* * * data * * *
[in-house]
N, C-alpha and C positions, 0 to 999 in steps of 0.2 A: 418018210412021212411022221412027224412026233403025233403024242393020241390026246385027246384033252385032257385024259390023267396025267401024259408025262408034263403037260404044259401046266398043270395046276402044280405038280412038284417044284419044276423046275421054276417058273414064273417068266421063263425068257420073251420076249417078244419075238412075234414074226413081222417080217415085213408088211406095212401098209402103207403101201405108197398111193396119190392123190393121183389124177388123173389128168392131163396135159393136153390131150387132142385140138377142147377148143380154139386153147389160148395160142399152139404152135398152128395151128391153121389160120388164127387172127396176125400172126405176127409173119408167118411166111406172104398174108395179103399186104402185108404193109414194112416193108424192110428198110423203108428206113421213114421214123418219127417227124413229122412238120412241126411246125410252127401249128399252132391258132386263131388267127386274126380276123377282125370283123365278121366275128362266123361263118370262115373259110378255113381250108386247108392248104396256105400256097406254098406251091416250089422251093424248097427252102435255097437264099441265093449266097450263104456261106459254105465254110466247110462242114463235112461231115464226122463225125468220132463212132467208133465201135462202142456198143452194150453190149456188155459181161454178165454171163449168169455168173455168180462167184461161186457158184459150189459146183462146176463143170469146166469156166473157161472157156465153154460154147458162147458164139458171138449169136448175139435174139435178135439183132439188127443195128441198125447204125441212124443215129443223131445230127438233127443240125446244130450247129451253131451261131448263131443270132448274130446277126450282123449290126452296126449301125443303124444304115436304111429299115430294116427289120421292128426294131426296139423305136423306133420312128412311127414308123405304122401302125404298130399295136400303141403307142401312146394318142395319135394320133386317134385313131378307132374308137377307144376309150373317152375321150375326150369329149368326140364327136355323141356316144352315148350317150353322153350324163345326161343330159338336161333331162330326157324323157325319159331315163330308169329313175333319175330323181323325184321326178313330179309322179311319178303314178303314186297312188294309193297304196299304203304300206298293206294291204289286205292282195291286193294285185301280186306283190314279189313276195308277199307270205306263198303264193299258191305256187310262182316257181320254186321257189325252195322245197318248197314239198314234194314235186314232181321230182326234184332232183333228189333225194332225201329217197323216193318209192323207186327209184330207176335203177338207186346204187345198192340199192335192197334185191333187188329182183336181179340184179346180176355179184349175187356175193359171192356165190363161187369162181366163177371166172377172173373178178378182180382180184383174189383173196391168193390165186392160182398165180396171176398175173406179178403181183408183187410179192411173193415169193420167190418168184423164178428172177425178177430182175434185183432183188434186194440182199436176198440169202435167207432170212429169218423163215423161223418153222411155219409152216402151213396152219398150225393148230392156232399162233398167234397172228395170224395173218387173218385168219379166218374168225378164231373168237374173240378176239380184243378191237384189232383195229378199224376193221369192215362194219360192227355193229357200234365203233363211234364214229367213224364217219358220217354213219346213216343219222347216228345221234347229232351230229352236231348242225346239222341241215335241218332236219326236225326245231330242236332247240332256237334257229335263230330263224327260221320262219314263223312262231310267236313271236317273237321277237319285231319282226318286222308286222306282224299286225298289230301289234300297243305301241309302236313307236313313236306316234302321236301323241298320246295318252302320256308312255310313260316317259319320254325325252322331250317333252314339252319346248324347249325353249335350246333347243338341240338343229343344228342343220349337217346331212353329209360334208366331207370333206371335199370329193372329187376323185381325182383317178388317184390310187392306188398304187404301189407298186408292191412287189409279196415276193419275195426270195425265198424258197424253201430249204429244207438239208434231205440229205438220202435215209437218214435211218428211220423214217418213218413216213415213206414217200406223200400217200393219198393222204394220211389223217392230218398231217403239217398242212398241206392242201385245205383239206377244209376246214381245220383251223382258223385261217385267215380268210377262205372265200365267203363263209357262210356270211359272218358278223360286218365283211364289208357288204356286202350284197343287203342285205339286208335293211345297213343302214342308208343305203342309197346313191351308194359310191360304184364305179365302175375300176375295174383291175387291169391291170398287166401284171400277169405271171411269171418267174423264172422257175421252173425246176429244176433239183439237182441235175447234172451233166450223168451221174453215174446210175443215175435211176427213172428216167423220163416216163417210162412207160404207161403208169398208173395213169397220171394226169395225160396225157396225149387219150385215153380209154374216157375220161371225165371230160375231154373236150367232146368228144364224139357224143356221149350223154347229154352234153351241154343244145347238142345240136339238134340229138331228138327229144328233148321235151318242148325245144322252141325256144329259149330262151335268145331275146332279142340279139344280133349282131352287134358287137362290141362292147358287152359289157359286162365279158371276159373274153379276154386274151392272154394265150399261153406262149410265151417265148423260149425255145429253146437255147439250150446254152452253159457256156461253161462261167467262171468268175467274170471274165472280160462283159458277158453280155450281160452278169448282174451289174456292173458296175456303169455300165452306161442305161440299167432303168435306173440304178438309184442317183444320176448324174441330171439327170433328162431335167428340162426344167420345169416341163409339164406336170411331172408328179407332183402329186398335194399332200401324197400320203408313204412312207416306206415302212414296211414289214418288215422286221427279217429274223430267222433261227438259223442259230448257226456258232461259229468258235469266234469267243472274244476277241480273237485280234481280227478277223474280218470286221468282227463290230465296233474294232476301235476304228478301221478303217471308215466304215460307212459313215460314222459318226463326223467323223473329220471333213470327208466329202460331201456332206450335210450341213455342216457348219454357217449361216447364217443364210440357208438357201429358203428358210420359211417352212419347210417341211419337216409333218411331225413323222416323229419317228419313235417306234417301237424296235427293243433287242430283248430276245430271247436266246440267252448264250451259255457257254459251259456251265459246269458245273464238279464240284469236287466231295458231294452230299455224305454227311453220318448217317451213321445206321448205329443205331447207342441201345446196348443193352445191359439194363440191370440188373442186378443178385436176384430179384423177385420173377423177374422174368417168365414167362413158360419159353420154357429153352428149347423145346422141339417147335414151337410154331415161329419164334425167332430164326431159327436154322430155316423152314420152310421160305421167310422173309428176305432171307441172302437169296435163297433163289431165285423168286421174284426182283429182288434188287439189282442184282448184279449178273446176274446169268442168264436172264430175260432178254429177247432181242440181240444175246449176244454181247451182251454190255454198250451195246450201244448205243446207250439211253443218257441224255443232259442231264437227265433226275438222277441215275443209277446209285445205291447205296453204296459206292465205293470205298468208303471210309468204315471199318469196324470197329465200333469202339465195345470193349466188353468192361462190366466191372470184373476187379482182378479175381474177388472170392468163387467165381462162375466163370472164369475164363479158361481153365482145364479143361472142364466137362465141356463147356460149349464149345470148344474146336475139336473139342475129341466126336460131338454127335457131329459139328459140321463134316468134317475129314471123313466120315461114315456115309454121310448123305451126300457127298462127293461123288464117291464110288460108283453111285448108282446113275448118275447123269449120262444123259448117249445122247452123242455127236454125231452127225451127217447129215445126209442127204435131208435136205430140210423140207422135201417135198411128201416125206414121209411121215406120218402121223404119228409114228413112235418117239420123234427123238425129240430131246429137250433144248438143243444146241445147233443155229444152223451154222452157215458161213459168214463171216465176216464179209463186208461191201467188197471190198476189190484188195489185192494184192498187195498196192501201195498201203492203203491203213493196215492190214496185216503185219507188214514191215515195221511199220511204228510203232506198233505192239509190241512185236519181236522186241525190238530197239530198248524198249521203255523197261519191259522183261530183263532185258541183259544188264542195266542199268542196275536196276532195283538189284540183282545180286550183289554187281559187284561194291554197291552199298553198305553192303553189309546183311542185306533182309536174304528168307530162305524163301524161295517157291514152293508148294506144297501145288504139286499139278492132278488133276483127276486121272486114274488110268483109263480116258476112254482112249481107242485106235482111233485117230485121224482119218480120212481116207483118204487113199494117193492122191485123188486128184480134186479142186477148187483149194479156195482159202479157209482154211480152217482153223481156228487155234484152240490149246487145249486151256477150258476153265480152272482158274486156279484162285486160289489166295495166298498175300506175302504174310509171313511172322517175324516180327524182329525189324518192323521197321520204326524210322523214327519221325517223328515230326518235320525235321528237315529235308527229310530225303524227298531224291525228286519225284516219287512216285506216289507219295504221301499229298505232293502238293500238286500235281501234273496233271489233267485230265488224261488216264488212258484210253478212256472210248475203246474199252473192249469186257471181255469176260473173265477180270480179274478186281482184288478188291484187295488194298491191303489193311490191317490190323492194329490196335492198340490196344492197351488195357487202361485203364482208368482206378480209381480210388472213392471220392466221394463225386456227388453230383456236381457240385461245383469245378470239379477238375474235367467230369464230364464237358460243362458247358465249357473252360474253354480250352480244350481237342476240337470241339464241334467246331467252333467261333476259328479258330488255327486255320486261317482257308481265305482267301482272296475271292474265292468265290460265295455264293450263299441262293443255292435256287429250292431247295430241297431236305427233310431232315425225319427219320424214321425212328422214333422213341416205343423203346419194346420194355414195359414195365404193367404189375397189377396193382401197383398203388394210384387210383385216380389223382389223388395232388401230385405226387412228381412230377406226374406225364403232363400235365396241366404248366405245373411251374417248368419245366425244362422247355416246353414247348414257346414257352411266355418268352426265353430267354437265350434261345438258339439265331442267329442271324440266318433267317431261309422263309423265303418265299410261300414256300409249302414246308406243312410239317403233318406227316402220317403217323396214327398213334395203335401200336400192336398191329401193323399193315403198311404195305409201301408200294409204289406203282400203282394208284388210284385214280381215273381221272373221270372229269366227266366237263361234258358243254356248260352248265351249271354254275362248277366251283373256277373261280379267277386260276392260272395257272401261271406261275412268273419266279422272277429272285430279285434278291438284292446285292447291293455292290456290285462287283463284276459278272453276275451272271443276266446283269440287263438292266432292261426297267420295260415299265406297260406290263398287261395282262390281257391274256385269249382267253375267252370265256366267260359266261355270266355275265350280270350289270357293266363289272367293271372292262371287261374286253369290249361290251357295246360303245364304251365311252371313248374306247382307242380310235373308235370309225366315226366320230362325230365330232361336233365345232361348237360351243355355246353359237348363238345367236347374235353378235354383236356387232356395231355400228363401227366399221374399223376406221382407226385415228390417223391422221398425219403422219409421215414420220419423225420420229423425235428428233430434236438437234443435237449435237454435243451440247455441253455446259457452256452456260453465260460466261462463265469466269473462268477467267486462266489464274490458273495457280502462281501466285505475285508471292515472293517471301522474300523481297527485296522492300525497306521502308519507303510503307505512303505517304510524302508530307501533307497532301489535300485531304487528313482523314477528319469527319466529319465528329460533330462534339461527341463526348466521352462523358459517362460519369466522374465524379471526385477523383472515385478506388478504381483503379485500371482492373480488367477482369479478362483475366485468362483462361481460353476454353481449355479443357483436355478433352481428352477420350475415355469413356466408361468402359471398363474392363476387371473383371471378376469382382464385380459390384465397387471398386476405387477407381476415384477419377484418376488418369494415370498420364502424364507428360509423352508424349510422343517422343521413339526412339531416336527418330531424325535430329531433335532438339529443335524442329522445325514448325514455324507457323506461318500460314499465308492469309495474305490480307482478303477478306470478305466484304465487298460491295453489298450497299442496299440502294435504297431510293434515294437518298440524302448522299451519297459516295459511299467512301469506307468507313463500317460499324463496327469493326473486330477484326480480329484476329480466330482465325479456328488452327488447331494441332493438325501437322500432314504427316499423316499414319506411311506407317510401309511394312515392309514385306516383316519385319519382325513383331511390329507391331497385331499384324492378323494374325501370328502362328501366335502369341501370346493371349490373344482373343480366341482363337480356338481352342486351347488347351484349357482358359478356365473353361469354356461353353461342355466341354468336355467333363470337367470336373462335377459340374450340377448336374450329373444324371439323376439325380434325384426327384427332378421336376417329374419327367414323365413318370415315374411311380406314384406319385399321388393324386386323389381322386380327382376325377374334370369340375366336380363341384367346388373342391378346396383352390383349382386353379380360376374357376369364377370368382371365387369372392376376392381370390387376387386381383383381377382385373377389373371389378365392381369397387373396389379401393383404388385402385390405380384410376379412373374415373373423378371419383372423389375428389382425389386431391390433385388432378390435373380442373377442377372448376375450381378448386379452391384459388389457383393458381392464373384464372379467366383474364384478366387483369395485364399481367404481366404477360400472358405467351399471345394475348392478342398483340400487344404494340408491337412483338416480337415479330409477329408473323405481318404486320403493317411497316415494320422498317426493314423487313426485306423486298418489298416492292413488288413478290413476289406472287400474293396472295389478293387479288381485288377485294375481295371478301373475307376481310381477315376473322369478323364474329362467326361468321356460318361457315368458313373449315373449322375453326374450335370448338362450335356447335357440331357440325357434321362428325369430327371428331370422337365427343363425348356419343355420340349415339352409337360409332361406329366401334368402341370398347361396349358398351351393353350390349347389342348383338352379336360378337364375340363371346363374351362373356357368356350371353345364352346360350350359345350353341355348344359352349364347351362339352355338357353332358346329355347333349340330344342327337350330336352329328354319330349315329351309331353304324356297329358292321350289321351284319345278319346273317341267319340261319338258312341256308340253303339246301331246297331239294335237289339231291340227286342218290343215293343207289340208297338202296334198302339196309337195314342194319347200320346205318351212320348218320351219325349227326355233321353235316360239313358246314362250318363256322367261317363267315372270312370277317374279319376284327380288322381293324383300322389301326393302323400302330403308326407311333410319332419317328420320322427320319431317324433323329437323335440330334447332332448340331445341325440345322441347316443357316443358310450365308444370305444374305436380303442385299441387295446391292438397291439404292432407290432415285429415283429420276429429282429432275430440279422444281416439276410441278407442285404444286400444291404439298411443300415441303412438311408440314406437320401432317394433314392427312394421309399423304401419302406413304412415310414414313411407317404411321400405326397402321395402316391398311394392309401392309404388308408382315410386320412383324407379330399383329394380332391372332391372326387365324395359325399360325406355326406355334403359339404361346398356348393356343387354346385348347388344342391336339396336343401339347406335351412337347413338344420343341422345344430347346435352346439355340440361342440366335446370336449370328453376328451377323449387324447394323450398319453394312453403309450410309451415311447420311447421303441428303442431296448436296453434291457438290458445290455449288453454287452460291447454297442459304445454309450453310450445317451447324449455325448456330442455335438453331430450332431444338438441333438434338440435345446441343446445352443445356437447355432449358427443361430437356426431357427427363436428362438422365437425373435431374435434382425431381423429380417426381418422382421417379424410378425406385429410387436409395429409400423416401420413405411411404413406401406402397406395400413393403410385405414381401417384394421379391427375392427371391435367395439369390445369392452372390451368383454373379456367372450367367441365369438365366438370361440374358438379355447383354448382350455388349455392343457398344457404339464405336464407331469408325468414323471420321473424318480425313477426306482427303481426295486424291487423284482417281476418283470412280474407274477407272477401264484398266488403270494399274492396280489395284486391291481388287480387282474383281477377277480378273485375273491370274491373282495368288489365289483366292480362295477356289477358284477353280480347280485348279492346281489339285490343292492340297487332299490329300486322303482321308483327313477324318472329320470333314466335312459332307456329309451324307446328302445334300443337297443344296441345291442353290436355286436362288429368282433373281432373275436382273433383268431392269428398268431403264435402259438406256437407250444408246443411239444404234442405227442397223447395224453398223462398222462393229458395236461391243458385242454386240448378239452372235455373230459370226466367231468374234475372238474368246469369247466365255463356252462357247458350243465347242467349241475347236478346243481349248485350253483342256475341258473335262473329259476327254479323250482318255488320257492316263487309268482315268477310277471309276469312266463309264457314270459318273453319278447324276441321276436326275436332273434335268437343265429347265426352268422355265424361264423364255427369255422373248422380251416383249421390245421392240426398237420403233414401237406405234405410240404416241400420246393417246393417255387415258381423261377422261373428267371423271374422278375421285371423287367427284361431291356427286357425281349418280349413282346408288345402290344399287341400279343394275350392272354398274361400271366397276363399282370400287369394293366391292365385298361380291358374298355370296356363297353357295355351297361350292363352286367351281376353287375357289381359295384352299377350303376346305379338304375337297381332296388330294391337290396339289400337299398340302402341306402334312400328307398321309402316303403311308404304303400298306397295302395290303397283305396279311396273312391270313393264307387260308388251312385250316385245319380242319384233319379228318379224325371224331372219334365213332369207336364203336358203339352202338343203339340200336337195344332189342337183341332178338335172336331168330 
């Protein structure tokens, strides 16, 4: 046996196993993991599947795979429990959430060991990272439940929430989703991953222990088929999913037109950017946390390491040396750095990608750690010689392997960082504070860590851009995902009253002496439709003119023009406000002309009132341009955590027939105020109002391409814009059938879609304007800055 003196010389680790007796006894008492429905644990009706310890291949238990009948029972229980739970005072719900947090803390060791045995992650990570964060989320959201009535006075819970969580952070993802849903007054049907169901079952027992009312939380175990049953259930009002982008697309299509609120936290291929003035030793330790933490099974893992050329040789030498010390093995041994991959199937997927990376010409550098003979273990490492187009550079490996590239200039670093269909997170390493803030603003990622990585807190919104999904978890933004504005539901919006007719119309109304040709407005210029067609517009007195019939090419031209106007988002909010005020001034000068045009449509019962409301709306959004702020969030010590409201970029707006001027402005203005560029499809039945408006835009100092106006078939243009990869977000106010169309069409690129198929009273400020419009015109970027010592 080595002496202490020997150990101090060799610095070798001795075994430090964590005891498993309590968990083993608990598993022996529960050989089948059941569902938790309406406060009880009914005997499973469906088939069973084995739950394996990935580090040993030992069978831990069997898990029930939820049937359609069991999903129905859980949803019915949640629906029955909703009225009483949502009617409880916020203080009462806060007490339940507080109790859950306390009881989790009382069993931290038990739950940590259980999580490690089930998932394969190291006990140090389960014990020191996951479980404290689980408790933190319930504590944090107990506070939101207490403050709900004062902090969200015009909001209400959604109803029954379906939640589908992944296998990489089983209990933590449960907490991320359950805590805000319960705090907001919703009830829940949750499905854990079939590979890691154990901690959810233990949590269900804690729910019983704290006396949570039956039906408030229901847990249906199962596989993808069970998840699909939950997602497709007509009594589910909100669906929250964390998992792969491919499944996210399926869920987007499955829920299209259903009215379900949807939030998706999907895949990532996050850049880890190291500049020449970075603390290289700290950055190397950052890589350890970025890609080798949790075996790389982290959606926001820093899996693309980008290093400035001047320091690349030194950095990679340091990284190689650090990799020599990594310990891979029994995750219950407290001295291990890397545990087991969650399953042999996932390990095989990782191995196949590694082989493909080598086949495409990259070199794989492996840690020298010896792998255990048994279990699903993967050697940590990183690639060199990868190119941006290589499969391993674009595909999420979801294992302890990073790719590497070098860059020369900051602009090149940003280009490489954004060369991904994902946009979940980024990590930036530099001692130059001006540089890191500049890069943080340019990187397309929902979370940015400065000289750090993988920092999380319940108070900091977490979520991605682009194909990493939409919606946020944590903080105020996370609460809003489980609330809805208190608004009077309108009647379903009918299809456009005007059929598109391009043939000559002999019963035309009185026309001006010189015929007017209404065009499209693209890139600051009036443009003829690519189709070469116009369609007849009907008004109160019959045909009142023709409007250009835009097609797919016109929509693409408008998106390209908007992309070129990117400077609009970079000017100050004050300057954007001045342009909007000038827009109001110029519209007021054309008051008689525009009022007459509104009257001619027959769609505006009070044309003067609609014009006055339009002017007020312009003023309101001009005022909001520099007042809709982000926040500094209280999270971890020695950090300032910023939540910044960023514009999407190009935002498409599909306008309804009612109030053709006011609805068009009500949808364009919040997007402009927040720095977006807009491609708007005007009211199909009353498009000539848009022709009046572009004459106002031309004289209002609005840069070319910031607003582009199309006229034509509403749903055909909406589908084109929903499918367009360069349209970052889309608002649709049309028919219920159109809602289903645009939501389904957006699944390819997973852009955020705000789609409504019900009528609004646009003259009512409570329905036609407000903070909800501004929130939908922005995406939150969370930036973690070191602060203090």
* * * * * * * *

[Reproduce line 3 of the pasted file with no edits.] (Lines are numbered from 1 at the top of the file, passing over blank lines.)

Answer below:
């Protein structure tokens, strides 16, 4: 046996196993993991599947795979429990959430060991990272439940929430989703991953222990088929999913037109950017946390390491040396750095990608750690010689392997960082504070860590851009995902009253002496439709003119023009406000002309009132341009955590027939105020109002391409814009059938879609304007800055 003196010389680790007796006894008492429905644990009706310890291949238990009948029972229980739970005072719900947090803390060791045995992650990570964060989320959201009535006075819970969580952070993802849903007054049907169901079952027992009312939380175990049953259930009002982008697309299509609120936290291929003035030793330790933490099974893992050329040789030498010390093995041994991959199937997927990376010409550098003979273990490492187009550079490996590239200039670093269909997170390493803030603003990622990585807190919104999904978890933004504005539901919006007719119309109304040709407005210029067609517009007195019939090419031209106007988002909010005020001034000068045009449509019962409301709306959004702020969030010590409201970029707006001027402005203005560029499809039945408006835009100092106006078939243009990869977000106010169309069409690129198929009273400020419009015109970027010592 080595002496202490020997150990101090060799610095070798001795075994430090964590005891498993309590968990083993608990598993022996529960050989089948059941569902938790309406406060009880009914005997499973469906088939069973084995739950394996990935580090040993030992069978831990069997898990029930939820049937359609069991999903129905859980949803019915949640629906029955909703009225009483949502009617409880916020203080009462806060007490339940507080109790859950306390009881989790009382069993931290038990739950940590259980999580490690089930998932394969190291006990140090389960014990020191996951479980404290689980408790933190319930504590944090107990506070939101207490403050709900004062902090969200015009909001209400959604109803029954379906939640589908992944296998990489089983209990933590449960907490991320359950805590805000319960705090907001919703009830829940949750499905854990079939590979890691154990901690959810233990949590269900804690729910019983704290006396949570039956039906408030229901847990249906199962596989993808069970998840699909939950997602497709007509009594589910909100669906929250964390998992792969491919499944996210399926869920987007499955829920299209259903009215379900949807939030998706999907895949990532996050850049880890190291500049020449970075603390290289700290950055190397950052890589350890970025890609080798949790075996790389982290959606926001820093899996693309980008290093400035001047320091690349030194950095990679340091990284190689650090990799020599990594310990891979029994995750219950407290001295291990890397545990087991969650399953042999996932390990095989990782191995196949590694082989493909080598086949495409990259070199794989492996840690020298010896792998255990048994279990699903993967050697940590990183690639060199990868190119941006290589499969391993674009595909999420979801294992302890990073790719590497070098860059020369900051602009090149940003280009490489954004060369991904994902946009979940980024990590930036530099001692130059001006540089890191500049890069943080340019990187397309929902979370940015400065000289750090993988920092999380319940108070900091977490979520991605682009194909990493939409919606946020944590903080105020996370609460809003489980609330809805208190608004009077309108009647379903009918299809456009005007059929598109391009043939000559002999019963035309009185026309001006010189015929007017209404065009499209693209890139600051009036443009003829690519189709070469116009369609007849009907008004109160019959045909009142023709409007250009835009097609797919016109929509693409408008998106390209908007992309070129990117400077609009970079000017100050004050300057954007001045342009909007000038827009109001110029519209007021054309008051008689525009009022007459509104009257001619027959769609505006009070044309003067609609014009006055339009002017007020312009003023309101001009005022909001520099007042809709982000926040500094209280999270971890020695950090300032910023939540910044960023514009999407190009935002498409599909306008309804009612109030053709006011609805068009009500949808364009919040997007402009927040720095977006807009491609708007005007009211199909009353498009000539848009022709009046572009004459106002031309004289209002609005840069070319910031607003582009199309006229034509509403749903055909909406589908084109929903499918367009360069349209970052889309608002649709049309028919219920159109809602289903645009939501389904957006699944390819997973852009955020705000789609409504019900009528609004646009003259009512409570329905036609407000903070909800501004929130939908922005995406939150969370930036973690070191602060203090």